BENAS, Germany (Demonstration plant)

Visit their website, see the factsheet , explore an illustration of the technology, process and products and watch the video.

Plant description:  BENS (Ottersberg, Germany) yearly treats 87 000 to 100 000 tonne of energy crops (maize and corn) and poultry manure producing green gas, electricity and biobased fertilisers. They own 3,500 ha of agricultural land on which they apply the biobased fertilisers and cultivate energy crops.  Poultry manure is rich in nitrogen and this demands control of ammonia levels in the digester to prevent ammonia inhibition for which they invested in a novel nitrogen (N) stripper. The use of energy crops as feedstock enables them to recover high-grade organic fibres from digestate. Within SYSTEMIC, they demonstrated their novel N stripper and developed a new market for the organic fibres.

Innovation:  G (Halle), an engineering company and partner of SYSTEMIC, invented a novel N stripping- and recovery unit. In this approach, ammonia and carbon dioxide are stripped from digestate without chemicals and thereafter brought into contact with gypsum to form ammonium sulphate and calcium carbonate. Digestate leaving the N-stripper is separated by means of a screw press to recover organic fibres with a low ammonium content. The remaining digestate is fed back to the main digester. In 2021, BENAS invested in a fibre moulding and paper making machine for on-site production of, amongst others, biodegradable mulch mats and pots.

Mass- and Energy balances

  • Biogas production per tonne of feedstock is highest among SYSTEMIC demo plants (236 m3/tonne in 2020) due to intake of energy crops. Biogas is upgraded to green gas (42 000 MWh/y in 2020) and electricity (28 000 MWh/y in 2020) for the national grid. BENAS acts as a grid-stabiliser meaning that electricity production is demand-driven.
  • The N stripper recovered 56 to 85% of ammonium contained in digestate producing up to 4 000 tonnes of ammonium sulphate per year. Fibre production capacity amounts to 8 000 tonnes dry matter per year.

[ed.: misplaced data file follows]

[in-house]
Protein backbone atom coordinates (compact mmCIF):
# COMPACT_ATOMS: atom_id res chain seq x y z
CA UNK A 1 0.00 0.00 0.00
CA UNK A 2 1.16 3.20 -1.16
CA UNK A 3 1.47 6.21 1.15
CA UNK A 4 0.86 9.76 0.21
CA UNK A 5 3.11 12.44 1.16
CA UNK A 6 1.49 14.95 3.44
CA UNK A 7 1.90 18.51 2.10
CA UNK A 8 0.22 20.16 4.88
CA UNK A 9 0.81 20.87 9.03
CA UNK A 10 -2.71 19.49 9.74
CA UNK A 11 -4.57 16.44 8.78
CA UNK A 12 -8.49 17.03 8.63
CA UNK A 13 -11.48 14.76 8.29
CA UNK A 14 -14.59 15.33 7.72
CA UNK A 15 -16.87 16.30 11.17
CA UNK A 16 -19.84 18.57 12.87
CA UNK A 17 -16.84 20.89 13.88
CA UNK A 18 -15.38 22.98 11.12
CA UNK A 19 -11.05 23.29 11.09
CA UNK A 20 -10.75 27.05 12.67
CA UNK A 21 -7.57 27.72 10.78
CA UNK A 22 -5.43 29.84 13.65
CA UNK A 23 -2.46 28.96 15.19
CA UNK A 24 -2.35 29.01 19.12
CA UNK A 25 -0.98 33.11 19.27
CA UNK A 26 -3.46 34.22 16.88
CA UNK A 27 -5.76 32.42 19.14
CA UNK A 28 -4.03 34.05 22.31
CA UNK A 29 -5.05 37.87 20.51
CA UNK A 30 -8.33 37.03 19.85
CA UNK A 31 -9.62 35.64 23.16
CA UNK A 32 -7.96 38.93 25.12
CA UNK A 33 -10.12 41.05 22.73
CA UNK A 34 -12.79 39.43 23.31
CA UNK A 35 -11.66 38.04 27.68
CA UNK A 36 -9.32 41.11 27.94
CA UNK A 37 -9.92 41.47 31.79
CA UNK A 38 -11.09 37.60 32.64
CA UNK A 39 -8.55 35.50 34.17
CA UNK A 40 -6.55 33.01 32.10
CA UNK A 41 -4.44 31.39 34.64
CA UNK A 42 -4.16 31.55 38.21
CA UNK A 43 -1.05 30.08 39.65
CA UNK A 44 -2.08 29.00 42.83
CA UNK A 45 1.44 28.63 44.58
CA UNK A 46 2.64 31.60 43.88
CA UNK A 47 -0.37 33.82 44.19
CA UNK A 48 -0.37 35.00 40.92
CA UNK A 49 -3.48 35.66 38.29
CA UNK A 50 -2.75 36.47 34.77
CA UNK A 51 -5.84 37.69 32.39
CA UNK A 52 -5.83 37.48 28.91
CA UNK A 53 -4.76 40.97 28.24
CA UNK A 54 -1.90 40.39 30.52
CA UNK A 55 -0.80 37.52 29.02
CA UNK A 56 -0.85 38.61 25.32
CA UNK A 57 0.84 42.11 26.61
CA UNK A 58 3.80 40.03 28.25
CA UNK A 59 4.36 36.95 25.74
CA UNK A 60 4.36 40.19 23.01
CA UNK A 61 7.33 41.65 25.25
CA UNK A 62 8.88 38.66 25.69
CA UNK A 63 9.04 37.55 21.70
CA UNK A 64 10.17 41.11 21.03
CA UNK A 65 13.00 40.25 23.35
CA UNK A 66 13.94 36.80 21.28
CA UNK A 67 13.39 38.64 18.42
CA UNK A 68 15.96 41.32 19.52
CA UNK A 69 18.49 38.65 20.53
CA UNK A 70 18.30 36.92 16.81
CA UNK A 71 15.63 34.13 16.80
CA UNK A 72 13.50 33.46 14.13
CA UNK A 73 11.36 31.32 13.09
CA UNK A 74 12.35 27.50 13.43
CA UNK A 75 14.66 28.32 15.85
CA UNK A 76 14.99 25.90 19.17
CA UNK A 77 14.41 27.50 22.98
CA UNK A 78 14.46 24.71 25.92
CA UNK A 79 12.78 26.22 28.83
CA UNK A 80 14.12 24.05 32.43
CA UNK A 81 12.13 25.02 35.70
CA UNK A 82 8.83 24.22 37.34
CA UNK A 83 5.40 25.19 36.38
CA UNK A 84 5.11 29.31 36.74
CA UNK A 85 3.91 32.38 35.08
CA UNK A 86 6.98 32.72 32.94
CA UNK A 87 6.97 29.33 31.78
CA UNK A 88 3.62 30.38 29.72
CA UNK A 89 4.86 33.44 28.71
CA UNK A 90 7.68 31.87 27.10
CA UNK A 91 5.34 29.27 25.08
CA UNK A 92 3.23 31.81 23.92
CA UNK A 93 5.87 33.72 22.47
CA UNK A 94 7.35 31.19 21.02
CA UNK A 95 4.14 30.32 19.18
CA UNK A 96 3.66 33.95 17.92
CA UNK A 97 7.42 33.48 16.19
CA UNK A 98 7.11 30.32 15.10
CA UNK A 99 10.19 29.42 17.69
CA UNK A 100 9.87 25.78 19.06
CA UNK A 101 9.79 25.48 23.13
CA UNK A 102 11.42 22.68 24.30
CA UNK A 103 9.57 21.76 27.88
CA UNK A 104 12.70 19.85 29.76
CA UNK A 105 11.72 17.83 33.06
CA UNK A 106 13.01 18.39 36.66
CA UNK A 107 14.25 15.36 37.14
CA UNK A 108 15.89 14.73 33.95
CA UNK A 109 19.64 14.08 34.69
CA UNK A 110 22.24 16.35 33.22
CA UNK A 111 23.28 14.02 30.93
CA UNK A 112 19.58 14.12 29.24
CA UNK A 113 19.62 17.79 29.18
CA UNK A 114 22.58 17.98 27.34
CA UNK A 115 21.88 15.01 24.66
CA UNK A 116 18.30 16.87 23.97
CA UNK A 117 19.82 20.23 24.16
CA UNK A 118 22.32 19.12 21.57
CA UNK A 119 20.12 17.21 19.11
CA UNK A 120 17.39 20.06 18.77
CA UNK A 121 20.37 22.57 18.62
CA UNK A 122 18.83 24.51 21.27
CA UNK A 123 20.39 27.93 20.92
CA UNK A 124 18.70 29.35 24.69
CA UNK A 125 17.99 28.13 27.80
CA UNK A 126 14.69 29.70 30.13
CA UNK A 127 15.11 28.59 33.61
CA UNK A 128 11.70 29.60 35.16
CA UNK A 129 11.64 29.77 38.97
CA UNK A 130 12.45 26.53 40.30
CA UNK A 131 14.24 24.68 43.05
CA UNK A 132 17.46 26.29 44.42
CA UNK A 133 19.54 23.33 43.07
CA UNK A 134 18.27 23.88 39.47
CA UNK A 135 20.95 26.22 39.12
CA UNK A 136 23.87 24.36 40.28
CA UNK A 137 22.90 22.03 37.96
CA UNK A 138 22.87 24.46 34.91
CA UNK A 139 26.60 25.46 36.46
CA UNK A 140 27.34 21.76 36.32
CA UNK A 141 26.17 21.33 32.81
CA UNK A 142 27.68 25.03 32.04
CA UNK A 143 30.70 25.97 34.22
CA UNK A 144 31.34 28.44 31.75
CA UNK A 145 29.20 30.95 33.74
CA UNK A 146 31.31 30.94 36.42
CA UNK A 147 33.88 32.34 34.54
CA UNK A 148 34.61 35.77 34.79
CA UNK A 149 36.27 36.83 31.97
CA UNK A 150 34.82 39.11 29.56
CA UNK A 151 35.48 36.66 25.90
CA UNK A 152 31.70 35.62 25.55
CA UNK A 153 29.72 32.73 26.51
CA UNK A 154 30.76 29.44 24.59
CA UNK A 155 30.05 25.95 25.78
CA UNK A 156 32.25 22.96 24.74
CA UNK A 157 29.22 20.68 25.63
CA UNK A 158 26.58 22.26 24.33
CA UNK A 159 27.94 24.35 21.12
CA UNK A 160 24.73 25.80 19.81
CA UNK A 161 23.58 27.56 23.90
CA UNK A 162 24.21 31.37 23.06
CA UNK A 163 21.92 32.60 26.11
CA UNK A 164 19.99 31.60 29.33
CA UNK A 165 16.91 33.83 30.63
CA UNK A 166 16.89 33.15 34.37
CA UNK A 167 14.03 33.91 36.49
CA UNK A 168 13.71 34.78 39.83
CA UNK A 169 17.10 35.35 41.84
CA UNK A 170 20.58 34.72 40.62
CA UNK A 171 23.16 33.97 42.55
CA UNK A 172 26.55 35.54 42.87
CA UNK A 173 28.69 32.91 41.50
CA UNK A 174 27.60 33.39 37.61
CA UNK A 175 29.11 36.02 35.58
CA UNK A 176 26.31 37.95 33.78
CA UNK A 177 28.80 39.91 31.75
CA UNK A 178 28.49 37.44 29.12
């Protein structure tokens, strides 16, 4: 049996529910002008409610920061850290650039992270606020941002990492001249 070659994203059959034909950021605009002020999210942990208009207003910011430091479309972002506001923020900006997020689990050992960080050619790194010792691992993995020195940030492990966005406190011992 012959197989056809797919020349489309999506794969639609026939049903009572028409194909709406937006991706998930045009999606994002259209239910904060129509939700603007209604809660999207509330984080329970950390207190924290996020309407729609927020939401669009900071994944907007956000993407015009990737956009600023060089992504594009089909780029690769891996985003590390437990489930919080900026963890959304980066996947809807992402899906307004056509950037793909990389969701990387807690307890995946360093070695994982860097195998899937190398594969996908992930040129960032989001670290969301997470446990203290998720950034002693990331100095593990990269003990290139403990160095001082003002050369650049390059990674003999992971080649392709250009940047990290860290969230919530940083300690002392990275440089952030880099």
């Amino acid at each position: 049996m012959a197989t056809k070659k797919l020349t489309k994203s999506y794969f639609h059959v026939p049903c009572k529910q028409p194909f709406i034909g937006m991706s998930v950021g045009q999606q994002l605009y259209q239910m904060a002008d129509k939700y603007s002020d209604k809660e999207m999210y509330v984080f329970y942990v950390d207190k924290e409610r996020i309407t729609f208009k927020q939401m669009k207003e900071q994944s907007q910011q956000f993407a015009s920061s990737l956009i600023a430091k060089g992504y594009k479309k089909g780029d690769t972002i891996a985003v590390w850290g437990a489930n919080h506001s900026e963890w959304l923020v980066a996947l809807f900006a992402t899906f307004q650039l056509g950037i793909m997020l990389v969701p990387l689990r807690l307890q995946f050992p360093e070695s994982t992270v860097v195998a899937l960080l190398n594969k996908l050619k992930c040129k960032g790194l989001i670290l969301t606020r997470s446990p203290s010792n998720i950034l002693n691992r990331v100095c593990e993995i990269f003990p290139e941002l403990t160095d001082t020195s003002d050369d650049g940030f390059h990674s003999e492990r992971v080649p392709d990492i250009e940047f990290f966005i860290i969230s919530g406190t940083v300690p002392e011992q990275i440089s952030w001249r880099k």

• No other chemicals than gypsum (a side product from coal-fired electricity plants) are used to absorb ammonium.

 End-products & Agronomic quality:

  • The process produces an ammonium sulphate solution (45 g N/kg, 58 g S/kg) that is in Germany recognised as an alternative for synthetic N fertilisers. Farmers should be aware of the high sulphur content of the product and adjust the application rate accordingly in order to prevent leaching of sulphate.
  • Digestate is applied on their own fields. Nitrogen stripping lowers the N content of the digestate allowing a higher dosage within the N application limit (170 kg N/ha).
  • The organic fibres are processed into paper products, pots and mulch mats and marketed under the brand name ‘Magaverde’. The fibres are FiBL-certified and can thus be used in organic agriculture.

Environmental benefits: High biogas production and low chemical consumption contribution avoid CO2 emissions. The use of energy crops (maize and corn) for energy production is under debate. BENAS could improve its CO2 footprint by switching towards treating of plant residues and biowaste rather than energy crops. Feedstock may however impact the quantity and quality of the recovered fibres.

Business Case: BENAS creates maximum revenues from biogas due to their flexibility in producing electricity as well as green gas. GNS and BENAS have also successfully developed the “Magaverde” brand, covering a range of fibre-derived and biodegradable products for consumers and wine producers. These products represent a much higher value per tonne than recycled fertilising products.

Outlook: BENAS will increase the production of organic fibres and products thereof. Market development is yet an ongoing activity.